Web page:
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Becoming Hardwired to Close Deals

One could argue that the whole point of selling is to close deals. That’s often easier said than done. Many sales professionals struggle with asking for the business or next steps to maintain momentum on sales opportunities.

This hesitancy is why Richardson includes “Closing” as one of its Six Critical Skills within its Consultative Selling Framework.

From my own experience working with sales professionals, I know that by the time you get to the Close, you should already have created such strong sponsorship within the situation that it’s hardwired for the Close. In fact, we tend to think about the collaboration leading up to the Close as just as important, if not more so, as planning for the Close.

The situation we recommend that you are in at closing time is this: your sponsor and you should be in it together. You are creating a plan for how you are going to execute and make the deal happen, going well beyond just getting the right signatures on a contract.

There are several things you can do throughout the sales cycle to put yourself in this superior position to close deals:

  • Find the right sponsor. Look for someone on the decision-making team who is invested in moving the deal forward. They typically have a lot on the line in terms of wanting to see this through and achieve the desired results. Be proactive in looking for someone with the ability to be a change agent.
  • Don’t hitch your wagon to the wrong horse. Another element of finding the right sponsor is not making the common mistake of choosing one with little credibility or authority within the organization. A sponsor must be someone who is respected, can make decisions, and is in a position to help get things done.
  • Map all stakeholders. Many people may be involved in the decision-making process. The best way to identify potential sponsors is to map all the players. Then, begin to build an understanding of their motivators and their influencers.
  • Understand your sponsor’s motivations. Invest the time to understand your sponsor, whether it’s one person or several, then build a story or vision around how your proposal supports their success. You might focus on how it can make them look smart, elevate their career status, or meet whatever aspirations are important to them. These are things sponsors don’t necessarily talk about, but by understanding their motivators, you can reinforce how the deal can help them achieve their goals.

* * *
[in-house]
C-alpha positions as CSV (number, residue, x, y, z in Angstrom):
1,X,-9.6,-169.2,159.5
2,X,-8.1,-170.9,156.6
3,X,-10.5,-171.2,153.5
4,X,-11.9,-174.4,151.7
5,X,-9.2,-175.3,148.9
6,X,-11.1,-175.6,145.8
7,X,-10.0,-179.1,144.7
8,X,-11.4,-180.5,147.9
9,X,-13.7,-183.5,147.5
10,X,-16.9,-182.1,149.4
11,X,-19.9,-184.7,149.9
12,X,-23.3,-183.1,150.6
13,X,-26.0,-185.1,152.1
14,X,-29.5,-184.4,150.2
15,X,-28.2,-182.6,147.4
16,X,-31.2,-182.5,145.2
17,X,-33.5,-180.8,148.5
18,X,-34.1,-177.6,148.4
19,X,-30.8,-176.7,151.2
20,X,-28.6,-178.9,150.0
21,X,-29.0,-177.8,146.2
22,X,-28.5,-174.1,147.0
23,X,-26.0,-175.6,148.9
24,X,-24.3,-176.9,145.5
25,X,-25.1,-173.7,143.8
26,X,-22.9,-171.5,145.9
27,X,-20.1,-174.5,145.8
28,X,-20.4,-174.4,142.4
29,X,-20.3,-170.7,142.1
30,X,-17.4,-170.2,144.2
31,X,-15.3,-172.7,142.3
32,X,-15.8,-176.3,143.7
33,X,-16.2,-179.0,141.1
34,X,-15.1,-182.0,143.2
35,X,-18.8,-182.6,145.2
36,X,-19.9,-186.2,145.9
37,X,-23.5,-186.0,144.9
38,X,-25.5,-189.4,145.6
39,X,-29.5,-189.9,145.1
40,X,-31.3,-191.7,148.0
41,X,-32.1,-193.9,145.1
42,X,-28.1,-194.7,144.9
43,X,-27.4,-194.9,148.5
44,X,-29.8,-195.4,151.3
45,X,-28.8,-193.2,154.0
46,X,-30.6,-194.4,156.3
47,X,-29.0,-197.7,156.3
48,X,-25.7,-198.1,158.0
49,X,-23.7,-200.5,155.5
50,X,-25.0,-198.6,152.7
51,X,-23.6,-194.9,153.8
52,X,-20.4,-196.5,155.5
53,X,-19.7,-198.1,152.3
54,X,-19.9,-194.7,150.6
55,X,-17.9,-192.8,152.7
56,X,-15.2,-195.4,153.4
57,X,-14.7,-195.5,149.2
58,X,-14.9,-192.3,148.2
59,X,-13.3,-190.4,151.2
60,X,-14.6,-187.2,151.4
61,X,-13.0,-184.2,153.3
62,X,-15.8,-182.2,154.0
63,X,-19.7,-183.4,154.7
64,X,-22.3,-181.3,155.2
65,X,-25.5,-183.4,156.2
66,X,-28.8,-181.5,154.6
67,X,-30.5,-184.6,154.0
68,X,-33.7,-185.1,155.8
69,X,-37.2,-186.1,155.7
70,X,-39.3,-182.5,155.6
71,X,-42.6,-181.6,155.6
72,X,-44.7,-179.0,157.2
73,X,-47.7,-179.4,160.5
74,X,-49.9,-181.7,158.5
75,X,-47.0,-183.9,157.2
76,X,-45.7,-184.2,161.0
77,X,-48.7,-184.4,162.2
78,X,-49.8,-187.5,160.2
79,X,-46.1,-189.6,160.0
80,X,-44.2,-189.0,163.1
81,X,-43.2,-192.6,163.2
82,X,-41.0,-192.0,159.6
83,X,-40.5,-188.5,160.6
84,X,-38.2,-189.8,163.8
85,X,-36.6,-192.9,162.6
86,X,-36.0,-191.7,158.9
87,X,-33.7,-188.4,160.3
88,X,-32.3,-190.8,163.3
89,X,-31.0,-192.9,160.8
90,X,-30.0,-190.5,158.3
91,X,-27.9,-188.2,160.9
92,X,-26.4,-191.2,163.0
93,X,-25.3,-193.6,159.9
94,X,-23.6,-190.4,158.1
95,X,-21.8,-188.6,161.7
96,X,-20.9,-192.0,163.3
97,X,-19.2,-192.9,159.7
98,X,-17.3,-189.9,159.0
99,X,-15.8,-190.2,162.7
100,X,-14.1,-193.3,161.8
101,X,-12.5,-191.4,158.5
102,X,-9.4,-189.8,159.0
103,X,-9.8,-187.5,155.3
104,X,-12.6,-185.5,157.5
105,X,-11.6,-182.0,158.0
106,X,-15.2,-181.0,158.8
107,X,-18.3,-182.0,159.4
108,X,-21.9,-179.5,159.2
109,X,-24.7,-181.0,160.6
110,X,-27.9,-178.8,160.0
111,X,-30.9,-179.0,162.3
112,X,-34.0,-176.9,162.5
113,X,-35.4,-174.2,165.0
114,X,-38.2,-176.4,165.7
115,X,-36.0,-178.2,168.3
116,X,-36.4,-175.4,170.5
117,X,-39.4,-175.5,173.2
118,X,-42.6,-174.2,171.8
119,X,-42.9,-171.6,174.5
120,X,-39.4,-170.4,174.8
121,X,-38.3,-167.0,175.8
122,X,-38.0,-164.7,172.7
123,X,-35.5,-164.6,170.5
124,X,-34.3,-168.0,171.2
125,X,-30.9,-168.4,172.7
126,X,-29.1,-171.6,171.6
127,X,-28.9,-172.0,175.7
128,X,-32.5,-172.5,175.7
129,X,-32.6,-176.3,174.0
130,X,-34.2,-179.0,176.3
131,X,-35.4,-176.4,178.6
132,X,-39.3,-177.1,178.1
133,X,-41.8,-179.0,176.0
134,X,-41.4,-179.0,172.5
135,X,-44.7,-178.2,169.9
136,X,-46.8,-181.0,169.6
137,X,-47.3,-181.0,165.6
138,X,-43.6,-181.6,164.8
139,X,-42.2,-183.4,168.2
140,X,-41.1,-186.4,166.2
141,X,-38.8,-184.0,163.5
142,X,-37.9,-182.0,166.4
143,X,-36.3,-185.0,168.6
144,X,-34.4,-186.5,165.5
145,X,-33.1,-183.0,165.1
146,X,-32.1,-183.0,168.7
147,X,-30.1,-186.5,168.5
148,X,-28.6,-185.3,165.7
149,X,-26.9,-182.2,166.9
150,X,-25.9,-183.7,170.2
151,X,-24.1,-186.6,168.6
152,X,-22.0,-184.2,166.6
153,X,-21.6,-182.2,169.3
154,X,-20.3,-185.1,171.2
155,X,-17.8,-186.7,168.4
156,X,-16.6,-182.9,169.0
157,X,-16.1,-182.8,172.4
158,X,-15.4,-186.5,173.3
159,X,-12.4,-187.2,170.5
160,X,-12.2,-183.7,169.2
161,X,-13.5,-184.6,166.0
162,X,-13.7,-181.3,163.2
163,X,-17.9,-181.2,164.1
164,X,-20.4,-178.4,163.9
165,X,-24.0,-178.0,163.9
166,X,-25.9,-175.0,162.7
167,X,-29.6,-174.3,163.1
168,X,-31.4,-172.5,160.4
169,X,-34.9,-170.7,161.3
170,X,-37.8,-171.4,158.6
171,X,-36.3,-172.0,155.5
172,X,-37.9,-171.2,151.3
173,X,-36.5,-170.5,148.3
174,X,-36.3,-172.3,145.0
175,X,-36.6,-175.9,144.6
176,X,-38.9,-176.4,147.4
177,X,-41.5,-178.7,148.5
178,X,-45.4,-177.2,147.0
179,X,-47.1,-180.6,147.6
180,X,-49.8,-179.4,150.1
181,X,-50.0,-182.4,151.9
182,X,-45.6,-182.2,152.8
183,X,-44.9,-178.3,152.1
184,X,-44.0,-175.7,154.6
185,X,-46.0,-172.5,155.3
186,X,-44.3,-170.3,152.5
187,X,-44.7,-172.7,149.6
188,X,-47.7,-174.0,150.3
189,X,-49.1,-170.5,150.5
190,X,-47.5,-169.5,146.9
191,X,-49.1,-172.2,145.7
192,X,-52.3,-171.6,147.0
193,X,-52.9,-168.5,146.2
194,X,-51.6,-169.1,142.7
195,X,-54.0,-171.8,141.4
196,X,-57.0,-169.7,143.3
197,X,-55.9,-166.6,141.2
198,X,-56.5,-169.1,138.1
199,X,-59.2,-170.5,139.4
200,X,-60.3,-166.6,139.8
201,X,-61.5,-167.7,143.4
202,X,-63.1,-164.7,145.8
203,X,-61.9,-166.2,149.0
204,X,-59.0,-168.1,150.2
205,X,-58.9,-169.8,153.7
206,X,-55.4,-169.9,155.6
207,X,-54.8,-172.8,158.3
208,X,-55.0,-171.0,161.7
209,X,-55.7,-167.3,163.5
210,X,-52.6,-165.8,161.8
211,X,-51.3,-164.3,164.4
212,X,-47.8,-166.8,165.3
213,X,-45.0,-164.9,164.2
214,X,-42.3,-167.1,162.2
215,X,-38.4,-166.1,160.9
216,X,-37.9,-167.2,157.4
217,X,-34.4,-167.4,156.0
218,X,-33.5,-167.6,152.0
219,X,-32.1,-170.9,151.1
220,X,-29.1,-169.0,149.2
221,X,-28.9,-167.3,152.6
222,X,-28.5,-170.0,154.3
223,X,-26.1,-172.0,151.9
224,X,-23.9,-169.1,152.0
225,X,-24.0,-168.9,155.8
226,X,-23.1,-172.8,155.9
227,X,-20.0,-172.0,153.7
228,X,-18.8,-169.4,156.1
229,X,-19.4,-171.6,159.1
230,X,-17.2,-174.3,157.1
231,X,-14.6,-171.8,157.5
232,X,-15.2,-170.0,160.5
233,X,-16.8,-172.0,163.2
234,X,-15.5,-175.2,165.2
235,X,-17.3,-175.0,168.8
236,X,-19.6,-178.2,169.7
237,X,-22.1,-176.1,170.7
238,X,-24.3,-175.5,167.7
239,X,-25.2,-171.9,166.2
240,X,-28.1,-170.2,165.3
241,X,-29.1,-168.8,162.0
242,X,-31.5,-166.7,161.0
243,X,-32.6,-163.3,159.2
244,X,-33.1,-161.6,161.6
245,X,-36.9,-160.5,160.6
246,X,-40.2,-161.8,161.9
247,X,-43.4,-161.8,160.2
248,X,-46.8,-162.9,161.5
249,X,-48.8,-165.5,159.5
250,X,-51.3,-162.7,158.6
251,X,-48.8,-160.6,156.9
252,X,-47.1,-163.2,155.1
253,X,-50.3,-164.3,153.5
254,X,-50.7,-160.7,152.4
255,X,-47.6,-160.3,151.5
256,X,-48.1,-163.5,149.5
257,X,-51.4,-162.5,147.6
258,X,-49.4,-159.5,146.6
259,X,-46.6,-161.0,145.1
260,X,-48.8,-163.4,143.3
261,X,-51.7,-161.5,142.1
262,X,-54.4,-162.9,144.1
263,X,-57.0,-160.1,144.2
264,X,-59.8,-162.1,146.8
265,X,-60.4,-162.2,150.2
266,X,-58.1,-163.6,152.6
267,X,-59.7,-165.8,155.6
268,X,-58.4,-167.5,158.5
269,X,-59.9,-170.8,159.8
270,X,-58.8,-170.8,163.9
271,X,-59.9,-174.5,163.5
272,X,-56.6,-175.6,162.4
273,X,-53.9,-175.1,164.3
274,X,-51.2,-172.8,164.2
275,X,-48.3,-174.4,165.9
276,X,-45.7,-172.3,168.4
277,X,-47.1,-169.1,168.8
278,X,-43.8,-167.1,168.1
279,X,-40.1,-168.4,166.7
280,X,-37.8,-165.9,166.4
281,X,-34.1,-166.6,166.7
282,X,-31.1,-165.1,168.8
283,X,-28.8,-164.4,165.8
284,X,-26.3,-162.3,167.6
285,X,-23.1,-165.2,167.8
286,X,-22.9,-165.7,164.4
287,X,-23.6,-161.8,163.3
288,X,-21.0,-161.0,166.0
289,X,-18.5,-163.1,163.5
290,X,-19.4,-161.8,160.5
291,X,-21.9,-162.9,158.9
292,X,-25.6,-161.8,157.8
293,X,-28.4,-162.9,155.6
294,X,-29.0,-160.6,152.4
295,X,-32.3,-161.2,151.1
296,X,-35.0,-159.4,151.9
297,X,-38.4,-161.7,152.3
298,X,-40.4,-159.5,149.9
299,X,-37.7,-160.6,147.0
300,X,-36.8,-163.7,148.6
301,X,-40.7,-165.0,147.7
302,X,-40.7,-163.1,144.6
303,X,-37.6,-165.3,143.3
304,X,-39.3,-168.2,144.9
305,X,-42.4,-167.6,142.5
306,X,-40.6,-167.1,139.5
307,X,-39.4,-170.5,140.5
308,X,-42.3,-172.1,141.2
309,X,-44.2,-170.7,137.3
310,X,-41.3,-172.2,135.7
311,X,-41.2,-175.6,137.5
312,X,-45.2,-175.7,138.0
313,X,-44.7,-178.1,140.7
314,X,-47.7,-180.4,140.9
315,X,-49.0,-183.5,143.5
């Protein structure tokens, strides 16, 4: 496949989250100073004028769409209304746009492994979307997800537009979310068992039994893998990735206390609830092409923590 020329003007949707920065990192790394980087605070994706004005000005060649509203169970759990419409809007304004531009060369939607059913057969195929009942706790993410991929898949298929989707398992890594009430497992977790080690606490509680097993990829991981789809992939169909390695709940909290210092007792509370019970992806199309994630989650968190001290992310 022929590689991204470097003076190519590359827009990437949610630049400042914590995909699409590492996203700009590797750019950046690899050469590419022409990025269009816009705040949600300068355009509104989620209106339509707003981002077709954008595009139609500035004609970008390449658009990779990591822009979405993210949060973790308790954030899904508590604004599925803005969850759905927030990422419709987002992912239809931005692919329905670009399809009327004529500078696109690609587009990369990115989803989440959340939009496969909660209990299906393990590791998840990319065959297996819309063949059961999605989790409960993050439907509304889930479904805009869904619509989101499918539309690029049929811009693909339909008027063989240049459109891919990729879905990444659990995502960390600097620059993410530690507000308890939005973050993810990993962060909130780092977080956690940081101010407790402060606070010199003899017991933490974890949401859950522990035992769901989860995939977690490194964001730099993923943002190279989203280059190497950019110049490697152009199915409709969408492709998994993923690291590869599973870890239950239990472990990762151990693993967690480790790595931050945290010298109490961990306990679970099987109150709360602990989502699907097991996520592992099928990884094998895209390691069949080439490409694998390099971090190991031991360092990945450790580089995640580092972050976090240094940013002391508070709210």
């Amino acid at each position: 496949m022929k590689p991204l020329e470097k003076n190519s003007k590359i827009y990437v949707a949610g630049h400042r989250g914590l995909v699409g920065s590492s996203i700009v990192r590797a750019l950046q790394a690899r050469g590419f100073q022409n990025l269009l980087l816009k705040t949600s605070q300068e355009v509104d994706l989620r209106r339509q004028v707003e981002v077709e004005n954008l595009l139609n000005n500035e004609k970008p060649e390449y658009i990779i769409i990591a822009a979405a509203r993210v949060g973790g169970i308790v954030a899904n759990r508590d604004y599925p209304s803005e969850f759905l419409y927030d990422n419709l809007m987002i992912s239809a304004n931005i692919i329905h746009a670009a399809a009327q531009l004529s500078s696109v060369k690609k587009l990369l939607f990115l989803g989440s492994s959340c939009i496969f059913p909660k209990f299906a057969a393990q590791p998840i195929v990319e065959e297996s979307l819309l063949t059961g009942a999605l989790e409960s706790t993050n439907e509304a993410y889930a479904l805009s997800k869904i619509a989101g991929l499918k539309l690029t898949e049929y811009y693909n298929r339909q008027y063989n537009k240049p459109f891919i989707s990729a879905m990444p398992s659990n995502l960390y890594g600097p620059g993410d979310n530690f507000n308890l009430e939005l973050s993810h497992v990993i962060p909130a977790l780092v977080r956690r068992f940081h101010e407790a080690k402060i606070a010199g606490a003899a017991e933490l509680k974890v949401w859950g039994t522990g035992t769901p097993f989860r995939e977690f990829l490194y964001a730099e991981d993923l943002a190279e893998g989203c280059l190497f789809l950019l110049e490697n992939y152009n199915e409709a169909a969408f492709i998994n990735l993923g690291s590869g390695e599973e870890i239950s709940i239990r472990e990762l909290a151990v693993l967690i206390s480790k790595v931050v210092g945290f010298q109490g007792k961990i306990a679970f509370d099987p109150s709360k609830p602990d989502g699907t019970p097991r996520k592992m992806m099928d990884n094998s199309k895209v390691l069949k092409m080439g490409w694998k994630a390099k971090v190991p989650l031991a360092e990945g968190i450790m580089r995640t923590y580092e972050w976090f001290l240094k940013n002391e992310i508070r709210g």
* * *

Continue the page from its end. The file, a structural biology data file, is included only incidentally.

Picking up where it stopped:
• Convey the real importance of the Close. To your sponsor, the Close should become more than just an approval of the deal. The true importance of the Close should be about the results that you get from collaborating with this person or this team.

Throughout the sales process, you should be creating so much value with and for your sponsor, the team, and the company, that the Close becomes a non-event. All should be eager to get started on the project and be invested both in wanting you to win the deal and in achieving the results your proposal has promised.

About the Author

Richardson is a global sales training and performance improvement company. Our goal is to transform every buyer experience by empowering sellers with critical skills so they can create value to buyers and drive meaningful conversations. Our methodology combines a market proven sales and coaching curriculum with an innovative and customizable approach to learning that ensures your sales teams learn, master, and apply those behaviors where and when it matters most — in front of your customers. It’s our job to anticipate change in your industry so that your sales team can focus on fostering long-term relationships, becoming indispensable partners for their buyers.

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